• Save

“How Much Protein Should I Eat?” Answered!

Christian Pinedo

191Shares

  • Save

This question will continue to spark debate for ages.

What’s truly the adequate amount of protein needed per day?

Protein intake plays a factor in the types of foods we have room for in our diets.

One school of thought is having a high protein intake, especially when cutting.

Generally, these folk adheres to the 1-1.3 gram per pound of body weight recommendation  (some even suggest going as high as 1.5!).

That’s a lot of chicken…

On the other side of the coin, there are those who love having their cake and eating it too!

Let me elaborate, this counterculture trusts in the research that indicates lean athletes only require 0.82 grams, of protein, per pound of body weight.

In a world filled with decisions and the bodybuilding media world tugging you in different directions, I aim to lessen the fog on this topic.

In this quick article, I want to briefly cover each school of thought and offer the best solution, in my opinion, to how much protein you should eat.

The Research on the Traditional Protein Route (1.2g/lb)

Traditionally, bodybuilders follow a strict protocol with their food intake.

Specifically, when cutting for show prep, they keep their protein intake high.

Most follow the 1.2 – 1.5 grams of protein per pound of body weight.

Yes, there are some gurus in the fitness industry, who claim to be scientists, pushing the latter figure of that range!

Is there research to support their claims?

The truth is there are a few studies that support a high intake.

There are studies, such as, the McMaster University study which put the high protein intake claim to the test.

Based on their research, they concluded, 0.6-08 grams per pound of body weight is enough for maximal protein synthesis.

Seems quite low, but they duly noted that athletes, who did regular high-intensity training or were in caloric deficits to lose body fat, would need more protein.

The key word there is “athletes.”

Not very conclusive to higher protein intake, such as 1.2 grams per pound of body weight, thus let’s take a look at another study.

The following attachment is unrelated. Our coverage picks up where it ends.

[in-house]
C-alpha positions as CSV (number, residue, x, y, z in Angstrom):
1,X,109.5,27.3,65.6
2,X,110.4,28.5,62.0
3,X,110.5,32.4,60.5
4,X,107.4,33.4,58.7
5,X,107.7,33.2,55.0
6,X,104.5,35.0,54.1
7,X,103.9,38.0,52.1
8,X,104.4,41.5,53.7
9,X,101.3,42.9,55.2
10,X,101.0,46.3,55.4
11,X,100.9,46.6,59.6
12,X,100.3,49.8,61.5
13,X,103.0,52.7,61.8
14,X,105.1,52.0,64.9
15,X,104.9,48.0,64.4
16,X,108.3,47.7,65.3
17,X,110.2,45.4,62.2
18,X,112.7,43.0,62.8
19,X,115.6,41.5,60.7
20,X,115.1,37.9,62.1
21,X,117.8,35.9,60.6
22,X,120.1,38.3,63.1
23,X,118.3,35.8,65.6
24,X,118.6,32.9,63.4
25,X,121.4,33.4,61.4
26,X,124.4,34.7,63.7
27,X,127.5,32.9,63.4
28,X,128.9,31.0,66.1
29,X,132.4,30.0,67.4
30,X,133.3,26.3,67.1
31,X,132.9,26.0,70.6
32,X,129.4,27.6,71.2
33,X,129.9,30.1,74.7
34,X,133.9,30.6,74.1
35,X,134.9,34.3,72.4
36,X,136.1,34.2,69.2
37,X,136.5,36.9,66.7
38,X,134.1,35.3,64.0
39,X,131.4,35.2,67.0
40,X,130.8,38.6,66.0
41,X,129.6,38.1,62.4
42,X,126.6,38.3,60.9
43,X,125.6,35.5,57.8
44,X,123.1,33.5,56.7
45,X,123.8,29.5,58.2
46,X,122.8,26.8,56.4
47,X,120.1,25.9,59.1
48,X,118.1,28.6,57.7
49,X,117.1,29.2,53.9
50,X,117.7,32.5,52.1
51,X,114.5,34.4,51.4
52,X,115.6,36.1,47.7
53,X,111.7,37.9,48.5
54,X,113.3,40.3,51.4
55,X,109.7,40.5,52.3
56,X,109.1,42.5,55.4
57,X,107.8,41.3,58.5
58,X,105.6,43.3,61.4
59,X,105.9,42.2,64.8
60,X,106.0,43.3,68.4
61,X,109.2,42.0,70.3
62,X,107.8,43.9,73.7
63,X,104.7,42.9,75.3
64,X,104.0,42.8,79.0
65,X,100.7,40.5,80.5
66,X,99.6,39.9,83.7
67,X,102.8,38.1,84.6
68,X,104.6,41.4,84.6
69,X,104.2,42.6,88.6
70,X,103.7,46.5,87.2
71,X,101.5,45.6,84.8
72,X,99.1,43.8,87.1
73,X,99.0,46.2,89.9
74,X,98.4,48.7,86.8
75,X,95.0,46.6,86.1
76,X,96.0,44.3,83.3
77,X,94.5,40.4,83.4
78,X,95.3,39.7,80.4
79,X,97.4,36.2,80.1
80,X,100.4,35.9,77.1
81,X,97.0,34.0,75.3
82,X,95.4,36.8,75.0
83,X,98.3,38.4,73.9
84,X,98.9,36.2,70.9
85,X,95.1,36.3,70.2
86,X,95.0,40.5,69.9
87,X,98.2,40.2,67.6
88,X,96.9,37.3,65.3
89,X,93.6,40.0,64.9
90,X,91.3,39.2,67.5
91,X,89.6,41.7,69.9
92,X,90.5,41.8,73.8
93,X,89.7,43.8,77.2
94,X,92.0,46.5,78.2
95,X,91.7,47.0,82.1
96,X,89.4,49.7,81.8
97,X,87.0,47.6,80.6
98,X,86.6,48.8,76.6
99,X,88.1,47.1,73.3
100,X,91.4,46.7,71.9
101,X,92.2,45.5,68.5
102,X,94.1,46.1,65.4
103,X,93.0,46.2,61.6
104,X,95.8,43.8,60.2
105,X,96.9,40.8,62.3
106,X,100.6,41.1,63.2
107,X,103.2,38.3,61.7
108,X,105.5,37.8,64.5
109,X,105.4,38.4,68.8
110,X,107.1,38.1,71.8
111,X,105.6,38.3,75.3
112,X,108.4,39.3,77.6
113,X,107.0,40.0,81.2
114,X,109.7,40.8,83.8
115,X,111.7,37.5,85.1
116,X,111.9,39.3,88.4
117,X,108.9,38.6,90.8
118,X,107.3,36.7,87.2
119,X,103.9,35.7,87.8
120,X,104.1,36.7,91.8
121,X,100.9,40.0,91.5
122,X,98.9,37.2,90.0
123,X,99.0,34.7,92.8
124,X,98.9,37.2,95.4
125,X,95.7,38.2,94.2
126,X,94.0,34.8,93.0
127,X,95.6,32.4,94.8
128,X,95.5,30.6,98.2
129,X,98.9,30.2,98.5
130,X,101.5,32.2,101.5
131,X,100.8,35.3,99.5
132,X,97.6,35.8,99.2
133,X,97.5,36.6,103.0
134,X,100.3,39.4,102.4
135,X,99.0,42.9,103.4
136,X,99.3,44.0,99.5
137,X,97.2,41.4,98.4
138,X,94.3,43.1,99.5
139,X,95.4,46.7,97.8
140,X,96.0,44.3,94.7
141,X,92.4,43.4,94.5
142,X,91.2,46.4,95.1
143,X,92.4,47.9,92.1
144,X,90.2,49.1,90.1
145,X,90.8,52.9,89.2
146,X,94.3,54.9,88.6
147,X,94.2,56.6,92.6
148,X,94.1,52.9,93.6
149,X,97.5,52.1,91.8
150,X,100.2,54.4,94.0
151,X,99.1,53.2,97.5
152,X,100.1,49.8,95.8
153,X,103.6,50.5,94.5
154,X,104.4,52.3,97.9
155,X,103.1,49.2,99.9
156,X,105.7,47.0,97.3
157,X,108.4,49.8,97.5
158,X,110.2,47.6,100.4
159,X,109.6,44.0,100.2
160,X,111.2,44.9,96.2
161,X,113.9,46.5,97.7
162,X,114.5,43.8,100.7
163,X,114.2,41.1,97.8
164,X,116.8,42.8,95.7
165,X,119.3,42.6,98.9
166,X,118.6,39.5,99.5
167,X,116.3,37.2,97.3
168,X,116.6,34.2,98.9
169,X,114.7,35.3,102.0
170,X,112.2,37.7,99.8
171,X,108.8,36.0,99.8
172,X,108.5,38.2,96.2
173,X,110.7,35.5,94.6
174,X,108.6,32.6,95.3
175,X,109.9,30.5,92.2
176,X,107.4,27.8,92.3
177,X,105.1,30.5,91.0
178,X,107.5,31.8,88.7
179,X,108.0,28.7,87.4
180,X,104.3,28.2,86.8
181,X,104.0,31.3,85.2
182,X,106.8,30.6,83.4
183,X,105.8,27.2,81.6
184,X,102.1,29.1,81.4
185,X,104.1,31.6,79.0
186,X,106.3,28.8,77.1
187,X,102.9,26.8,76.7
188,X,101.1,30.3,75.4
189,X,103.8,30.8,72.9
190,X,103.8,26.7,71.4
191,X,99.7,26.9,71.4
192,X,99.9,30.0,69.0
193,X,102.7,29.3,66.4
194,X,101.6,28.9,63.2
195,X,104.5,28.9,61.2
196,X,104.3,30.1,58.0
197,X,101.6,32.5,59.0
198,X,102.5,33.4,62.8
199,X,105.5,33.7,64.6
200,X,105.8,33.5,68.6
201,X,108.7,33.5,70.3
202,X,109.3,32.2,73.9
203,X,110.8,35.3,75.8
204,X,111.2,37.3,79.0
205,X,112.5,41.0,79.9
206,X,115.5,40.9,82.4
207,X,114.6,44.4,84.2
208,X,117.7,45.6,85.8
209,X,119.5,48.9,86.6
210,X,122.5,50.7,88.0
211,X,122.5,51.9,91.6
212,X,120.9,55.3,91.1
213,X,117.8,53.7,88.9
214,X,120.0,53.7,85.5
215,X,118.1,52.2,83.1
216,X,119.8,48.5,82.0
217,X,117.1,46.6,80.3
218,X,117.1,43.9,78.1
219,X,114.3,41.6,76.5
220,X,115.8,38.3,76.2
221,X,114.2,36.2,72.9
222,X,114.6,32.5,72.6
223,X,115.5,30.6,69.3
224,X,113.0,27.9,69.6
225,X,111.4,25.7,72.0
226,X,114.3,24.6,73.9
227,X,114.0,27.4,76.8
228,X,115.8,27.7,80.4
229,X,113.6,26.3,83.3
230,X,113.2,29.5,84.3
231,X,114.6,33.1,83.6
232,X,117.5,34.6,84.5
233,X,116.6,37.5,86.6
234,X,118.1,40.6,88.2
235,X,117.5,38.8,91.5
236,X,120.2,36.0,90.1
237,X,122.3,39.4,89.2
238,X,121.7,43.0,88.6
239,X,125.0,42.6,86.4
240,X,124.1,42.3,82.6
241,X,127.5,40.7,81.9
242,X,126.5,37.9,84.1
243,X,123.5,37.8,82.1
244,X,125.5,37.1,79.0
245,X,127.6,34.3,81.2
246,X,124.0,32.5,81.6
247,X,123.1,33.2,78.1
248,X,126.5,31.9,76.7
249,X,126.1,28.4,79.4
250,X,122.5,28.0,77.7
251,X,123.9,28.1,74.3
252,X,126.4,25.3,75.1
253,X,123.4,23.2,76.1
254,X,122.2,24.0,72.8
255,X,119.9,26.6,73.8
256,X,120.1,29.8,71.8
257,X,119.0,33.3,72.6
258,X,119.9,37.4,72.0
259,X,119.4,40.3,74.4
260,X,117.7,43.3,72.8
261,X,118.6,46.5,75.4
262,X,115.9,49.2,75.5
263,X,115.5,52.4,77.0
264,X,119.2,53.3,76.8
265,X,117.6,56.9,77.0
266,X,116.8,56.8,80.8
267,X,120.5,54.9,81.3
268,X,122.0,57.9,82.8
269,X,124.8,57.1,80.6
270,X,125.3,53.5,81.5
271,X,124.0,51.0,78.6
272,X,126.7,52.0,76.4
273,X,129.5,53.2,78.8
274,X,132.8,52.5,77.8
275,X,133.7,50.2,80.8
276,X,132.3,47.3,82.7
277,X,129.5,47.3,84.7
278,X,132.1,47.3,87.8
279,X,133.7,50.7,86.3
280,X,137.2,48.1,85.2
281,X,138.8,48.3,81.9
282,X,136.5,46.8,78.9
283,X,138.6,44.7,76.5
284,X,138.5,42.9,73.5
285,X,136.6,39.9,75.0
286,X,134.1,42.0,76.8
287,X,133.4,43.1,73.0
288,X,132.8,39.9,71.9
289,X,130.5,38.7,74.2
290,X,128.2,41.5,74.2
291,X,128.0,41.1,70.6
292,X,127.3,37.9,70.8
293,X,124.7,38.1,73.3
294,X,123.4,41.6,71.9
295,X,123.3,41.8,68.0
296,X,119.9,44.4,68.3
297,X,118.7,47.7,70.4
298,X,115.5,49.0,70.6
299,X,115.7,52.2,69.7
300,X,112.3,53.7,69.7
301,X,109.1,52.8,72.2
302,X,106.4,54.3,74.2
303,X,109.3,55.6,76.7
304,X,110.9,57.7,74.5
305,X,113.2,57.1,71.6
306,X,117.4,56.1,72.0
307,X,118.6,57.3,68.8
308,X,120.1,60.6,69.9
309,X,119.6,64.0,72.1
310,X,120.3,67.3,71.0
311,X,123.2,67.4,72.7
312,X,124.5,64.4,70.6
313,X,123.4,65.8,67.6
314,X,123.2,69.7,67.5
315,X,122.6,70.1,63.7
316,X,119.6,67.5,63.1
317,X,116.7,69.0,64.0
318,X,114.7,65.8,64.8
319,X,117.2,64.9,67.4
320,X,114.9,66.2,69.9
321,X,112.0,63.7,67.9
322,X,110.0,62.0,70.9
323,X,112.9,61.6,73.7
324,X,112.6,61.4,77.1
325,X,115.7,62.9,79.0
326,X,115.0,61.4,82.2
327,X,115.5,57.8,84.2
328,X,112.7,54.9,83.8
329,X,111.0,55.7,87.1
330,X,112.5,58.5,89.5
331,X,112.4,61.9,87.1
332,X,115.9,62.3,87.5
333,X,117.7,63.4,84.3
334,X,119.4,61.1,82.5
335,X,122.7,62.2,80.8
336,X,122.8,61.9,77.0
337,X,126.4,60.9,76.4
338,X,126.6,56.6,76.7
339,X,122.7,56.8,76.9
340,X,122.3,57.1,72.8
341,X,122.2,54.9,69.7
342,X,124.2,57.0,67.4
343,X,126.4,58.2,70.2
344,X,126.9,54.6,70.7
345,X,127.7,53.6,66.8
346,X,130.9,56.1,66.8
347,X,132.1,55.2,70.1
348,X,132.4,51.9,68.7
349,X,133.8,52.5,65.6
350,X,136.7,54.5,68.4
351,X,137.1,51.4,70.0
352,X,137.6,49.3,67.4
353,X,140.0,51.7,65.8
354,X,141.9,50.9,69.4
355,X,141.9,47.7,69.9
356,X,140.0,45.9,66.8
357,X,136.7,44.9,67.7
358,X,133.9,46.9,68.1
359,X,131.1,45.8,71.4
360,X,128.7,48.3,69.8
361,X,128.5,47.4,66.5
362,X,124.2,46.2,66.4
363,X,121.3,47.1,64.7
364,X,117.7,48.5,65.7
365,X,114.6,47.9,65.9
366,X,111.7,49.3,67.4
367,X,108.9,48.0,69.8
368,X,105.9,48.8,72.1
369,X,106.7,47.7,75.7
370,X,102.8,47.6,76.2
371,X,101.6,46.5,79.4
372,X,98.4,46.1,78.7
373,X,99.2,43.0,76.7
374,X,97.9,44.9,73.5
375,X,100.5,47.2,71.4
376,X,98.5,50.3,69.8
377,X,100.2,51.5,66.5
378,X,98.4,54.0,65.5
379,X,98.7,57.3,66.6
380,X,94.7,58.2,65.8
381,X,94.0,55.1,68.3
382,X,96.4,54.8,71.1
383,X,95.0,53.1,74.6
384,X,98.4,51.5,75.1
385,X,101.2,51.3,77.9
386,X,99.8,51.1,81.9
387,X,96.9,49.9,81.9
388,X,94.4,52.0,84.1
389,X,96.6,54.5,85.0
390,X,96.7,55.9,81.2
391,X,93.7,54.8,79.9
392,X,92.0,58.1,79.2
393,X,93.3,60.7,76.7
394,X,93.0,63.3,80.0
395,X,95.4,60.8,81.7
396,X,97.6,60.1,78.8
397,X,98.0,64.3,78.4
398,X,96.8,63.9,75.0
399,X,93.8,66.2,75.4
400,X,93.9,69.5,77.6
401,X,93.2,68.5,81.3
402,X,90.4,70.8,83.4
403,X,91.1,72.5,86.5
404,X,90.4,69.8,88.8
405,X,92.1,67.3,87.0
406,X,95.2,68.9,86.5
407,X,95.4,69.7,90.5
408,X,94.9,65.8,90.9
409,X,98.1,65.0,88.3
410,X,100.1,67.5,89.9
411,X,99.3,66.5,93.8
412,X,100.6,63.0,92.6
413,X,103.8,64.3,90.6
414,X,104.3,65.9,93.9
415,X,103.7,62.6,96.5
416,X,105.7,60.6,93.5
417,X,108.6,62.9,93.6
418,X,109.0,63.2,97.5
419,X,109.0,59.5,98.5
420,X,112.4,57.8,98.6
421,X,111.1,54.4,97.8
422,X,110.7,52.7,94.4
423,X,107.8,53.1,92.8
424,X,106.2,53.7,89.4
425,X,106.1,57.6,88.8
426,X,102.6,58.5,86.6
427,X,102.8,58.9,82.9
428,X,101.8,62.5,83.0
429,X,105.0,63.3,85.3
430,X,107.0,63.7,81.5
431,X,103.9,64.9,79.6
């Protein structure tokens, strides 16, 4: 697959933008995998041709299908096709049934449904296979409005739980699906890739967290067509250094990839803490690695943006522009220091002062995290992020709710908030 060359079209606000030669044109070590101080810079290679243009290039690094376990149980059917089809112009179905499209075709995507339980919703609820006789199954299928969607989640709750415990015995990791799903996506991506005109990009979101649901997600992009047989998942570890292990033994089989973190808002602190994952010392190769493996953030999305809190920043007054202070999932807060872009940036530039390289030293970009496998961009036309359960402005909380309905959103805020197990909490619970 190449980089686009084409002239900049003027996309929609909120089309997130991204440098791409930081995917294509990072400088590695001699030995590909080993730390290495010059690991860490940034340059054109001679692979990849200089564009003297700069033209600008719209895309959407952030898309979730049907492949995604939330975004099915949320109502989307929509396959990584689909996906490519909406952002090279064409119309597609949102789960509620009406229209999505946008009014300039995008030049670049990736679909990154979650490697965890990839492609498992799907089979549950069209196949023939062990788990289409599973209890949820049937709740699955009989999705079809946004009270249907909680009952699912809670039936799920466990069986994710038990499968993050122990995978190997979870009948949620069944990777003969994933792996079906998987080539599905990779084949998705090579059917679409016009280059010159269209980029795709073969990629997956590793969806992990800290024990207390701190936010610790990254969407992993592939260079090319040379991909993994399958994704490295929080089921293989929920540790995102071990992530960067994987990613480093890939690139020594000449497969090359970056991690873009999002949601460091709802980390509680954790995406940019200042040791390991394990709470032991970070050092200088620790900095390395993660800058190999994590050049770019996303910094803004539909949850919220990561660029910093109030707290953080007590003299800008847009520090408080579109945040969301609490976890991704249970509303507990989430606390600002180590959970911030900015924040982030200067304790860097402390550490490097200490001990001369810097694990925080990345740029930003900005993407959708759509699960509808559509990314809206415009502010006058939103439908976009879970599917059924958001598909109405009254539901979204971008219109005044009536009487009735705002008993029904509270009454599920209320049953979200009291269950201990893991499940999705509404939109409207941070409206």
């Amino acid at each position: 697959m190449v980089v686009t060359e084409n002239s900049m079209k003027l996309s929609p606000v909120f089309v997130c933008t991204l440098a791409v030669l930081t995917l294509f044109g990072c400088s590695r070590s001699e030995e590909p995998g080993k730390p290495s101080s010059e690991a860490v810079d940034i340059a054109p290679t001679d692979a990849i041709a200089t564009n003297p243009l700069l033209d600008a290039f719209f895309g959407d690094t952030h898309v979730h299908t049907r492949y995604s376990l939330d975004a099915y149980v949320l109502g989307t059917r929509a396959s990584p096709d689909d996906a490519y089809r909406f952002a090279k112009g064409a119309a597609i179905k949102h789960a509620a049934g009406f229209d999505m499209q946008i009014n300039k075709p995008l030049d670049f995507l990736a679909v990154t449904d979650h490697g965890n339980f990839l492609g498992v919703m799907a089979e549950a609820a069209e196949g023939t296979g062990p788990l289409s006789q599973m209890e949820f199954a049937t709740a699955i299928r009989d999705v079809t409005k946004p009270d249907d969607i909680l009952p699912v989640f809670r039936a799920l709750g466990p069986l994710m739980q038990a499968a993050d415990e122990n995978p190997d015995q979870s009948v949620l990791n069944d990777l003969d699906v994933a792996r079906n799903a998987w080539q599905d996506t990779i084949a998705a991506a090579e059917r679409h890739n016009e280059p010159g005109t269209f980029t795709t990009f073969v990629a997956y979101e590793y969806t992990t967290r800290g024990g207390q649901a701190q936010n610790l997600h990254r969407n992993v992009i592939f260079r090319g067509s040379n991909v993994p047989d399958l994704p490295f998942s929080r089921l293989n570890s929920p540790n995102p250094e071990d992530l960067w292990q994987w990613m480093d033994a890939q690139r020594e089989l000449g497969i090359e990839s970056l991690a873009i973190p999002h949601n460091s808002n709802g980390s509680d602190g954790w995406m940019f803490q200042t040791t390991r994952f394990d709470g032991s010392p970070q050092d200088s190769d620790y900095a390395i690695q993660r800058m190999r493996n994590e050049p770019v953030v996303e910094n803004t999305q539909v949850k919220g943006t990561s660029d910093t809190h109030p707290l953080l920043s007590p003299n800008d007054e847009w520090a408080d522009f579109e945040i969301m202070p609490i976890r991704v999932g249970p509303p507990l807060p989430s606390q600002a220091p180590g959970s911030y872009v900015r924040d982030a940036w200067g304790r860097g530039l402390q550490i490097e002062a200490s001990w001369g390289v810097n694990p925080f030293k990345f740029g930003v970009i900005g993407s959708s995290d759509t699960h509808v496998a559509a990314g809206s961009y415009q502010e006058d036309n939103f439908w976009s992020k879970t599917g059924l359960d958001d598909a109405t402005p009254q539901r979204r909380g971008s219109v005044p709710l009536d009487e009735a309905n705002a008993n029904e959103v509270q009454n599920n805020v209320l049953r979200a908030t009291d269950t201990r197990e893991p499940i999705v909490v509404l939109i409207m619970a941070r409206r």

Research done at the Auckland University of Technology found that a 1-1.4 gram per pound of fat-free mass (you can use lean body mass as an equivalent) was necessary for athletes who frequently did resistance training and were in an energy deficit.

Protein has a place in fat loss programs because of it’s useful contributions to the body when it’s in a caloric deficit. Included are:

  • high thermic effect
  • preserving muscle mass
  • satiety level (makes you feel fuller).

 Looking at it from a macro percentage point of view, the macro split is usually 40/40/20, for higher protein intake.

Protein, carbs, and fats respectively.

To some, this is a stereotypical approach or a “bro science” way of dieting.

Chicken, brown rice and broccoli anyone?

All kidding aside, a high protein intake allows for some flexibility.

The “Golden Rule” of Protein Intake

  • Save

In the middle of the protein intake, spectrum, are those who don’t know where to turn.

They’ve read studies and read fitness content that state either low or higher protein is necessary when cutting.

Enter the Golden Rule.

It states that 1  gram per pound of body weight is all that’s required.

This classic rule has been around for decades.

In fact, I’ve used it as a recommendation to viewers of my own YouTube Channel.

I used it because, well, it’s an easy recommendation to give to people.

You can’t necessarily go wrong with this rule, and most people will succeed with it.

I like a different approach, one that allows more carbs. More on this later.

However, you’ll be pleasantly surprised at how much room you have for carbs and fats if you’re coming from a high protein diet.

What about lower protein intake?

Is it just an excuse to eat more “dirty foods”?

How does the “other side” do it?

Let’s find out.